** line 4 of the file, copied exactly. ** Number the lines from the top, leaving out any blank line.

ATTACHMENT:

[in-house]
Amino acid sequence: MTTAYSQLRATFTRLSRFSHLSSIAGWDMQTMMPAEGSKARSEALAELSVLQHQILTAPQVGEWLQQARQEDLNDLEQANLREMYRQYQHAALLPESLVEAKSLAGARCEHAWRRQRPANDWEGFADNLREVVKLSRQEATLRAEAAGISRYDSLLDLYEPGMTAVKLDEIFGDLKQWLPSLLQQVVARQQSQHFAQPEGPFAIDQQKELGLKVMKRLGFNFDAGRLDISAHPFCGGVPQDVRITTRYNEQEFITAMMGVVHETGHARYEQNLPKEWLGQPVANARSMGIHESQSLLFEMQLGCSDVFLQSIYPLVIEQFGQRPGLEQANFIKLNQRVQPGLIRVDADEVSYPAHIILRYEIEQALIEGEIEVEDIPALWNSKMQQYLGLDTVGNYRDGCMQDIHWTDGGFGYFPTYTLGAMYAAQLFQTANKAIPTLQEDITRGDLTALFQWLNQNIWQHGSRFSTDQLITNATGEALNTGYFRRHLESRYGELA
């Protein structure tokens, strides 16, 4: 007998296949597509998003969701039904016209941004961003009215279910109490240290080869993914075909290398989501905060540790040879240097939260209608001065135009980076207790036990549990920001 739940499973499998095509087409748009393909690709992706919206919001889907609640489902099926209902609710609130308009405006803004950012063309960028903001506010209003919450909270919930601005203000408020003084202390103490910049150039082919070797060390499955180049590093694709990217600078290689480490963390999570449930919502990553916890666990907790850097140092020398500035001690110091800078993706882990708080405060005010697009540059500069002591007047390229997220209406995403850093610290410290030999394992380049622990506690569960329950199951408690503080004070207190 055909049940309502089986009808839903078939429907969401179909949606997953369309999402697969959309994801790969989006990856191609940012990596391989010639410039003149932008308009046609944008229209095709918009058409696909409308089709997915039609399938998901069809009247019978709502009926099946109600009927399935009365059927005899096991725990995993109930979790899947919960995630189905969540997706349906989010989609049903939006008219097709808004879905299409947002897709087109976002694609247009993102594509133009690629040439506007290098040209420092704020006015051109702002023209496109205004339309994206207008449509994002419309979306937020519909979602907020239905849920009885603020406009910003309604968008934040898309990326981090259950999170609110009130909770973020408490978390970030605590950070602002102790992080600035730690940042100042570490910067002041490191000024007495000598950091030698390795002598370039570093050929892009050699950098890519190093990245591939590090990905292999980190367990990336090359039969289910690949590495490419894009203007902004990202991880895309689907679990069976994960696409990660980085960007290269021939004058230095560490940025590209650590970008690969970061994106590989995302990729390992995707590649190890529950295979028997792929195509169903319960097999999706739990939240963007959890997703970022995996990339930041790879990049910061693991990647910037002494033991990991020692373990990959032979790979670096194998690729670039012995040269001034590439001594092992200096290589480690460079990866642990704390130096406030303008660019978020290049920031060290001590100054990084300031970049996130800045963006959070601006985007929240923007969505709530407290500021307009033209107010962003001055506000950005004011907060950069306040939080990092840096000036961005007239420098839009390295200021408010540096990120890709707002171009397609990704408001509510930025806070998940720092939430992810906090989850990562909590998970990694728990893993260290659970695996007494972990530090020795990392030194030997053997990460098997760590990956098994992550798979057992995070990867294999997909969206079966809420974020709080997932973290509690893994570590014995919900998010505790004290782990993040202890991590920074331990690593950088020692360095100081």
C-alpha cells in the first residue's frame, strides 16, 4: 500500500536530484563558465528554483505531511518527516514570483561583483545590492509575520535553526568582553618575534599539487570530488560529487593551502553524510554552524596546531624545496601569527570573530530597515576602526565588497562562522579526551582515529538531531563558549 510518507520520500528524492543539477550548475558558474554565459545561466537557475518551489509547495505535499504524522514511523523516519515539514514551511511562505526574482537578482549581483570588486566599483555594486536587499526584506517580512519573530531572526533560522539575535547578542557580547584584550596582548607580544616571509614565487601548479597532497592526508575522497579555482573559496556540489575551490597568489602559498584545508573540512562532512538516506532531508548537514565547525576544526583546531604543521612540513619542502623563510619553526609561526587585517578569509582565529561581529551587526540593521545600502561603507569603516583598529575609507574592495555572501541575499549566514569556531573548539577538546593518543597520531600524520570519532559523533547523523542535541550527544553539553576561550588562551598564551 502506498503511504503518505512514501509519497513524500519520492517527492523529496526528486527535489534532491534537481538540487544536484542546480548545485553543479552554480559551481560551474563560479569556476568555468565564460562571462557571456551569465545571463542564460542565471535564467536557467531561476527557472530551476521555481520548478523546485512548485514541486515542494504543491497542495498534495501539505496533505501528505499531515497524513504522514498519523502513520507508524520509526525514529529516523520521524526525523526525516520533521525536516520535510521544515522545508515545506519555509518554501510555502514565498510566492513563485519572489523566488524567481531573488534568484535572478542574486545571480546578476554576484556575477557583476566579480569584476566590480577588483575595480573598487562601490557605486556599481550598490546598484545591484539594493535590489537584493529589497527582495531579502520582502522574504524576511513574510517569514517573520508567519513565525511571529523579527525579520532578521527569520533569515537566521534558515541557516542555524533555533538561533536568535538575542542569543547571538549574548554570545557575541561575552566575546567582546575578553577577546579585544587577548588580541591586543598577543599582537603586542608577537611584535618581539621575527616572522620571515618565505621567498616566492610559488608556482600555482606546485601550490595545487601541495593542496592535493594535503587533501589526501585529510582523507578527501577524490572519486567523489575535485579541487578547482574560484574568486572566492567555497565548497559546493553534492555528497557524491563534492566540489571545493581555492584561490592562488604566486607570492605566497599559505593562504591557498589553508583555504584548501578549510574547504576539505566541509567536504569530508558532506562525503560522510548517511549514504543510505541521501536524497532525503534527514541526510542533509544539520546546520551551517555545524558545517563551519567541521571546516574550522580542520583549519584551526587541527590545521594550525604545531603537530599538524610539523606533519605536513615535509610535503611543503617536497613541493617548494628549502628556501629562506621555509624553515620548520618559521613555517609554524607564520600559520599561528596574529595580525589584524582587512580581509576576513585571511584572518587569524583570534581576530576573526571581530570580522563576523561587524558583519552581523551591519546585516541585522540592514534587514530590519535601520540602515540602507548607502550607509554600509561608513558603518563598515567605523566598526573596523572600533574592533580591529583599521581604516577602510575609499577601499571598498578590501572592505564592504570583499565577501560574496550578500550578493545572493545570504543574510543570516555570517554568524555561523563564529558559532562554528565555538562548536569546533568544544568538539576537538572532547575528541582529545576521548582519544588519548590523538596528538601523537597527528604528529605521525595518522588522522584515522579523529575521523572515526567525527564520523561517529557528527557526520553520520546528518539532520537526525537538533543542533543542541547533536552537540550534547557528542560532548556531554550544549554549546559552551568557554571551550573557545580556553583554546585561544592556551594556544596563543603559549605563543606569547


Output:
C-alpha cells in the first residue's frame, strides 16, 4: 500500500536530484563558465528554483505531511518527516514570483561583483545590492509575520535553526568582553618575534599539487570530488560529487593551502553524510554552524596546531624545496601569527570573530530597515576602526565588497562562522579526551582515529538531531563558549 510518507520520500528524492543539477550548475558558474554565459545561466537557475518551489509547495505535499504524522514511523523516519515539514514551511511562505526574482537578482549581483570588486566599483555594486536587499526584506517580512519573530531572526533560522539575535547578542557580547584584550596582548607580544616571509614565487601548479597532497592526508575522497579555482573559496556540489575551490597568489602559498584545508573540512562532512538516506532531508548537514565547525576544526583546531604543521612540513619542502623563510619553526609561526587585517578569509582565529561581529551587526540593521545600502561603507569603516583598529575609507574592495555572501541575499549566514569556531573548539577538546593518543597520531600524520570519532559523533547523523542535541550527544553539553576561550588562551598564551 502506498503511504503518505512514501509519497513524500519520492517527492523529496526528486527535489534532491534537481538540487544536484542546480548545485553543479552554480559551481560551474563560479569556476568555468565564460562571462557571456551569465545571463542564460542565471535564467536557467531561476527557472530551476521555481520548478523546485512548485514541486515542494504543491497542495498534495501539505496533505501528505499531515497524513504522514498519523502513520507508524520509526525514529529516523520521524526525523526525516520533521525536516520535510521544515522545508515545506519555509518554501510555502514565498510566492513563485519572489523566488524567481531573488534568484535572478542574486545571480546578476554576484556575477557583476566579480569584476566590480577588483575595480573598487562601490557605486556599481550598490546598484545591484539594493535590489537584493529589497527582495531579502520582502522574504524576511513574510517569514517573520508567519513565525511571529523579527525579520532578521527569520533569515537566521534558515541557516542555524533555533538561533536568535538575542542569543547571538549574548554570545557575541561575552566575546567582546575578553577577546579585544587577548588580541591586543598577543599582537603586542608577537611584535618581539621575527616572522620571515618565505621567498616566492610559488608556482600555482606546485601550490595545487601541495593542496592535493594535503587533501589526501585529510582523507578527501577524490572519486567523489575535485579541487578547482574560484574568486572566492567555497565548497559546493553534492555528497557524491563534492566540489571545493581555492584561490592562488604566486607570492605566497599559505593562504591557498589553508583555504584548501578549510574547504576539505566541509567536504569530508558532506562525503560522510548517511549514504543510505541521501536524497532525503534527514541526510542533509544539520546546520551551517555545524558545517563551519567541521571546516574550522580542520583549519584551526587541527590545521594550525604545531603537530599538524610539523606533519605536513615535509610535503611543503617536497613541493617548494628549502628556501629562506621555509624553515620548520618559521613555517609554524607564520600559520599561528596574529595580525589584524582587512580581509576576513585571511584572518587569524583570534581576530576573526571581530570580522563576523561587524558583519552581523551591519546585516541585522540592514534587514530590519535601520540602515540602507548607502550607509554600509561608513558603518563598515567605523566598526573596523572600533574592533580591529583599521581604516577602510575609499577601499571598498578590501572592505564592504570583499565577501560574496550578500550578493545572493545570504543574510543570516555570517554568524555561523563564529558559532562554528565555538562548536569546533568544544568538539576537538572532547575528541582529545576521548582519544588519548590523538596528538601523537597527528604528529605521525595518522588522522584515522579523529575521523572515526567525527564520523561517529557528527557526520553520520546528518539532520537526525537538533543542533543542541547533536552537540550534547557528542560532548556531554550544549554549546559552551568557554571551550573557545580556553583554546585561544592556551594556544596563543603559549605563543606569547